Remove from heat, top with shredded cheese, and enjoy!

    One of the best things about this recipe is that its so versatile!  We change it up by serving it with sour cream, refried beans or even tortilla shells.  And its so darn quick!  As long as I keep the ingredients on hand, I'm always ready to whip dinner together on a busy evening.

    The best part?  The kids LOVE it and always ask for seconds.  That's a recipe slam dunk in my book!


    Wednesday, July 6, 2011

    Why I Love Wednesdays

    Tim Tam Slam ice cream
    Come to Mama!  (Photo Credit: joyosity on Flickr)
    I love Wednesday nights.

    My husband's work schedule requires him to rise and shine on Thursdays at the ungodly hour of three a.m.  On Wednesday nights, if all is going to plan he's in bed and snoring away by seven.  Then it's up to me to pack the kids into bed with a minimum of fuss and noise, so Wednesday nights are normally spent in front of the TV as a reward if the kids keep quiet.  Then they're off to bed by eight, and I'm alone.

    Alone. A-L-O-N-E.

    Oh, the bliss!  Peace!  Quiet!

    On Wednesday nights, I can do things like... grown up TV shows!  No more Dora or Dragontails.  (Or even worse, Power Rangers...) ice cream without having to share!

    ...stretch out on the couch without worrying about a three year old flying off the arm of the couch onto my head.

    ...string two thoughts together that make sense!  It's hard doing any critical thinking while the kids are running circles around me all day. 

    But most of all, Wednesday nights are a chance for me to "unplug" and recharge my Mommy batteries, to get rid of all the stress I've been carrying around for the week so I can wake up with a smile on my face and kind words on my tongue.  A few hours to myself make a better Mama for the rest of the week, and I'm sure my kids appreciate that.

    Tuesday, July 5, 2011

    Post Holiday Hangover

    No, no...not that kind of hangover.  This nursing mama rarely gets to enjoy a nice cocktail, though I did indulge in a (small!) pina colada this weekend.  I'm a sucker for anything tropical.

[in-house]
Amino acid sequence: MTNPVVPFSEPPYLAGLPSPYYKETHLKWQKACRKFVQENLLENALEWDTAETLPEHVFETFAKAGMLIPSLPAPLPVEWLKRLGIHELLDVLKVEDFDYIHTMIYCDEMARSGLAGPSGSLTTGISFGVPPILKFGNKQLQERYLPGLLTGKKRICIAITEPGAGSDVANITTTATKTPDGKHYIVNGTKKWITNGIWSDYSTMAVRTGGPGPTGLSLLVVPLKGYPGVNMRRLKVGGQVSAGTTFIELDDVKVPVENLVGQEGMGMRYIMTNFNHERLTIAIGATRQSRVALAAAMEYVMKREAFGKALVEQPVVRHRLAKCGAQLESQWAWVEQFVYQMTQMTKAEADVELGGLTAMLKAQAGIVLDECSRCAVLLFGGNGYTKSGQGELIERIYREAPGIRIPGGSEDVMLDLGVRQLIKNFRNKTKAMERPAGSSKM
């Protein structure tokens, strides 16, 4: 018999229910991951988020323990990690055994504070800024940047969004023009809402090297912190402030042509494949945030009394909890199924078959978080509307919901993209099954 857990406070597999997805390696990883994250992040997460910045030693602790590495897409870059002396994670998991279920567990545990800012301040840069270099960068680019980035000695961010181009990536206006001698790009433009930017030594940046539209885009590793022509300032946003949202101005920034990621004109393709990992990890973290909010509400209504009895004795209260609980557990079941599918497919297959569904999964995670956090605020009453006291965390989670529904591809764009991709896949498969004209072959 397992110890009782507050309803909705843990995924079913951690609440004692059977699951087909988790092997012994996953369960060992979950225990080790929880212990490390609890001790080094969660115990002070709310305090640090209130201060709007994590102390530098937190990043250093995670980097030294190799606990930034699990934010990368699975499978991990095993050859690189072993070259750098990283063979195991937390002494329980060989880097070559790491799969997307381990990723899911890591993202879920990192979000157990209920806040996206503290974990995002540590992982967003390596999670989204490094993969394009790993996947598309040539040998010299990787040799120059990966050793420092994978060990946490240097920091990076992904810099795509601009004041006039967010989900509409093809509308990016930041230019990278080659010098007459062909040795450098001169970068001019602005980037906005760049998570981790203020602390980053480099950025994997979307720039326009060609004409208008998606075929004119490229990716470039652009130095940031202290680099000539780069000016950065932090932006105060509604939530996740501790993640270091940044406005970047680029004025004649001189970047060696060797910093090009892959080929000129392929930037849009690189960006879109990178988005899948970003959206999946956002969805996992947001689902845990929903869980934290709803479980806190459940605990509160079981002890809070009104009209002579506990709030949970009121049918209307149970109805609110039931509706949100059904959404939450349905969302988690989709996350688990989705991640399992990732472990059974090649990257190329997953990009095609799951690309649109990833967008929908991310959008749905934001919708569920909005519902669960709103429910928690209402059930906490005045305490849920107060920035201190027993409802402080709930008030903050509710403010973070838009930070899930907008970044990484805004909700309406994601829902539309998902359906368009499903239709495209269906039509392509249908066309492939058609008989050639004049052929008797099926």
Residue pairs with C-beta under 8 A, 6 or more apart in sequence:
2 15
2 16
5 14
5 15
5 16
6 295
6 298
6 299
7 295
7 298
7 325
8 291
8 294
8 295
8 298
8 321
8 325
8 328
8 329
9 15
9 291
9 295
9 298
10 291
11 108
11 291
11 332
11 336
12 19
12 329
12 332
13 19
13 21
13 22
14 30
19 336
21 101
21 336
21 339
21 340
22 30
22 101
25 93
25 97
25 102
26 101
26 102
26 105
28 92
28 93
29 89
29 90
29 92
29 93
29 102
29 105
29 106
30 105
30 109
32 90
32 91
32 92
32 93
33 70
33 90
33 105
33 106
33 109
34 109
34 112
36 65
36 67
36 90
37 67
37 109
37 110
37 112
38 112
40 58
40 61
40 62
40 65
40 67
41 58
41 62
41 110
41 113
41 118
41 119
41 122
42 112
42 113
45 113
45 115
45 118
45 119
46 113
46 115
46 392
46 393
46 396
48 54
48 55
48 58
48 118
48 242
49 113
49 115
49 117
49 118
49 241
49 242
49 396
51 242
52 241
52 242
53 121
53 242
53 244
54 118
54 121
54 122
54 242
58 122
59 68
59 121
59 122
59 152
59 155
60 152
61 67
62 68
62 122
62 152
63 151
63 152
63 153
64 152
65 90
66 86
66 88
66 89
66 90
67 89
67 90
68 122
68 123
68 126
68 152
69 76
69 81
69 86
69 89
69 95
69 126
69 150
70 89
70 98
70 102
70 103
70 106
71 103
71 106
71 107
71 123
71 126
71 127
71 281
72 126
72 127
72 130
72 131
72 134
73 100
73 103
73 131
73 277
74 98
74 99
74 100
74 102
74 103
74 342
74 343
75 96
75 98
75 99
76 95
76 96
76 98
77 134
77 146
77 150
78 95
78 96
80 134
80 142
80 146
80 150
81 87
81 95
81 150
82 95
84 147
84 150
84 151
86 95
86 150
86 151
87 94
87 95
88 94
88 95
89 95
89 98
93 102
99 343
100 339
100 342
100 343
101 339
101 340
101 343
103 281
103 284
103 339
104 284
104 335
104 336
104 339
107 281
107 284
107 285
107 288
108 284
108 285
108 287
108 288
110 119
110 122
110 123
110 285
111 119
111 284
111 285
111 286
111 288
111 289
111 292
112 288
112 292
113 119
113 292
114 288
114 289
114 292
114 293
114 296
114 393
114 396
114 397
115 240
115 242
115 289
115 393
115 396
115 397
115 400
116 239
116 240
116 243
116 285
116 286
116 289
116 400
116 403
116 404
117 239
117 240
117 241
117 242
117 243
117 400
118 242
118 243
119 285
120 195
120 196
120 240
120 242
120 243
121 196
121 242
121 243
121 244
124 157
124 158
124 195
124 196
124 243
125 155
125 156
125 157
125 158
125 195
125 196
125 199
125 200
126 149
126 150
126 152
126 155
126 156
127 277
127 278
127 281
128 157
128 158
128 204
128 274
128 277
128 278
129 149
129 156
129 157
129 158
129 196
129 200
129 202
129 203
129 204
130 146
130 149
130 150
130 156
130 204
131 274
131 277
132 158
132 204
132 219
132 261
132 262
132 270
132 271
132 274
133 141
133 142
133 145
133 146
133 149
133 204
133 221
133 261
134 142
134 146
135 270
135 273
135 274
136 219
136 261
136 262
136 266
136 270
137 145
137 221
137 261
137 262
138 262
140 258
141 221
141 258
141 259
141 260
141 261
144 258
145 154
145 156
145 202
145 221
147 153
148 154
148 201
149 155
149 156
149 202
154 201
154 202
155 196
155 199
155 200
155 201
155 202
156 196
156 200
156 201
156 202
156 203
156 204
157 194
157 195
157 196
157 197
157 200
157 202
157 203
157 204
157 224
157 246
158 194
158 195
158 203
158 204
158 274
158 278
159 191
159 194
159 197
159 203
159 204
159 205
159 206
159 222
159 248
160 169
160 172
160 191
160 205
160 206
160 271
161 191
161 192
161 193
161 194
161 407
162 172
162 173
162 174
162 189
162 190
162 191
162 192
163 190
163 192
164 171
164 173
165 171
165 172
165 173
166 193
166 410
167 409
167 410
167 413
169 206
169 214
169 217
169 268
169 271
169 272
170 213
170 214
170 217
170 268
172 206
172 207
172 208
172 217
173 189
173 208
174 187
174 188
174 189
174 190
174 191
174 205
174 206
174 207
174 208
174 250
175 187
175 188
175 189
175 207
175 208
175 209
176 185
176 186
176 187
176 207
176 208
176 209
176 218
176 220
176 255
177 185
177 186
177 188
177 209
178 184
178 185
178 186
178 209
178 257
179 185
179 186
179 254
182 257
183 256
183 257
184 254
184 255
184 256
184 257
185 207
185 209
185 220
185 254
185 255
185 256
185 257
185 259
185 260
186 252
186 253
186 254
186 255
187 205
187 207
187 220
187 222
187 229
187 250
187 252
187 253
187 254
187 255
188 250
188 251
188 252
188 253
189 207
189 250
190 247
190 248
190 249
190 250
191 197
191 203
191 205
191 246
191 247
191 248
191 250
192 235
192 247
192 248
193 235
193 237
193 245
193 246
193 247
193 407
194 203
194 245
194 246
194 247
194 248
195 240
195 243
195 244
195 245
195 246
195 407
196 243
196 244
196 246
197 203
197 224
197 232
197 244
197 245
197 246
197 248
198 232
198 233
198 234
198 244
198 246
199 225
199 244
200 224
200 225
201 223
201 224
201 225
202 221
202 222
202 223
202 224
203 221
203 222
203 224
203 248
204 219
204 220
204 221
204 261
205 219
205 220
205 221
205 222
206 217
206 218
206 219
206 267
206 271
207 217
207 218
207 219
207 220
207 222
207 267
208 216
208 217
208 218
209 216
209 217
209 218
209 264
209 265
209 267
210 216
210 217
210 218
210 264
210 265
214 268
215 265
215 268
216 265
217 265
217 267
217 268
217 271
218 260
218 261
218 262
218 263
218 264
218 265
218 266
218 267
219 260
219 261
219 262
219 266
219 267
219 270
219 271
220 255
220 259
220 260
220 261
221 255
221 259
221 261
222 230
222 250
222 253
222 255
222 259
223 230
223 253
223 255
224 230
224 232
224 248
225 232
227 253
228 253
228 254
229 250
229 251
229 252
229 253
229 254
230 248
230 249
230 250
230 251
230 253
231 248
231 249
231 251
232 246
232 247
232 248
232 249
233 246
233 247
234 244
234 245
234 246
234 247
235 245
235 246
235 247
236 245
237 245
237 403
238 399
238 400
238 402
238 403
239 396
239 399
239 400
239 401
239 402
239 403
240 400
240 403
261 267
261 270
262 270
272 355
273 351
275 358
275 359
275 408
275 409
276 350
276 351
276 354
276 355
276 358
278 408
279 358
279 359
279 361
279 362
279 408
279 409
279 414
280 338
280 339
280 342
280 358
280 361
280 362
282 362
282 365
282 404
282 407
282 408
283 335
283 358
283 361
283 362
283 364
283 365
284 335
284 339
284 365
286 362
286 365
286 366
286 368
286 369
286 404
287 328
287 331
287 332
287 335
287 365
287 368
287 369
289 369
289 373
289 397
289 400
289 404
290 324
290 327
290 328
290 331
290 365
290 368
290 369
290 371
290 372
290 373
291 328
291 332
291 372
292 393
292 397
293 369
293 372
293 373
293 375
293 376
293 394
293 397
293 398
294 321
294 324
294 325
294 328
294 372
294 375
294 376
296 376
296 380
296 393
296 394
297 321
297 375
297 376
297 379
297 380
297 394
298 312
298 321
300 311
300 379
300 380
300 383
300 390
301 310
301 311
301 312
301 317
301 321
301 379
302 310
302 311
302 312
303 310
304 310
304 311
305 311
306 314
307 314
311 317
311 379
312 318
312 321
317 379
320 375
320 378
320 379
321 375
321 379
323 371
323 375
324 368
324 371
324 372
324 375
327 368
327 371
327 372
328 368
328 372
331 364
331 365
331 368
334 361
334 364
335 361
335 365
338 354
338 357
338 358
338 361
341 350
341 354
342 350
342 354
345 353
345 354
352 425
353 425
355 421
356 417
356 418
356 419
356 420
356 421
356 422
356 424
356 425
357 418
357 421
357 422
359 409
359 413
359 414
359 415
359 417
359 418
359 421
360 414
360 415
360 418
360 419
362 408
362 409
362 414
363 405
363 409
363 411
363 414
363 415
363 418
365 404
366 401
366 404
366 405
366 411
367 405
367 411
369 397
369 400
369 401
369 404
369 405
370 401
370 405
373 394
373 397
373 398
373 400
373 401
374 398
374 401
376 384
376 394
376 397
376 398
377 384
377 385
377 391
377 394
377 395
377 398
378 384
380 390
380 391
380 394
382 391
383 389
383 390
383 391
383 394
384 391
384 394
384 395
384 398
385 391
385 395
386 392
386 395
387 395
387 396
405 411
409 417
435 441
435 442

What I want to be doing today. (photo credit: liquene on Flickr)

    I'll be truthful.  I'm a homebody, and holidays and family gatherings sometimes take it out of me.  I do love my family.  I adore them, most of the time.  And it really is fun when we get together to hangout, eat good food, and play a game of corn hole or badminton.  But there is something about an entire day of socializing, the kids being out of their element and out of routine, and every part of the day being off schedule that is just so...exhausting.

    So this morning, I was glad to wake up and have nowhere to go.  No one to visit and nothing to do.  Other than rescue my house from a long weekend of no housework, that is.

    I would love to spend the evening curled up with my Kobo and the cat, reading and relaxing to my heart's content, but for now I'm just reveling in the comfort of my daily routine.

    Wash.  Wipe down.  Pickup.  Tidy.  Straighten.  Repeat.

    Monday, July 4, 2011

    All Those Books, Part 2: What Now?

    A few days ago, I wrote about how being gifted with an eReader has changed my life in a small, but pretty significant way, by allowing me to "let go" of all the books on my bookshelves.

    But now that I've purged my bookshelves, what am I supposed to do with the books that used to live on them?

    What to do with all these books?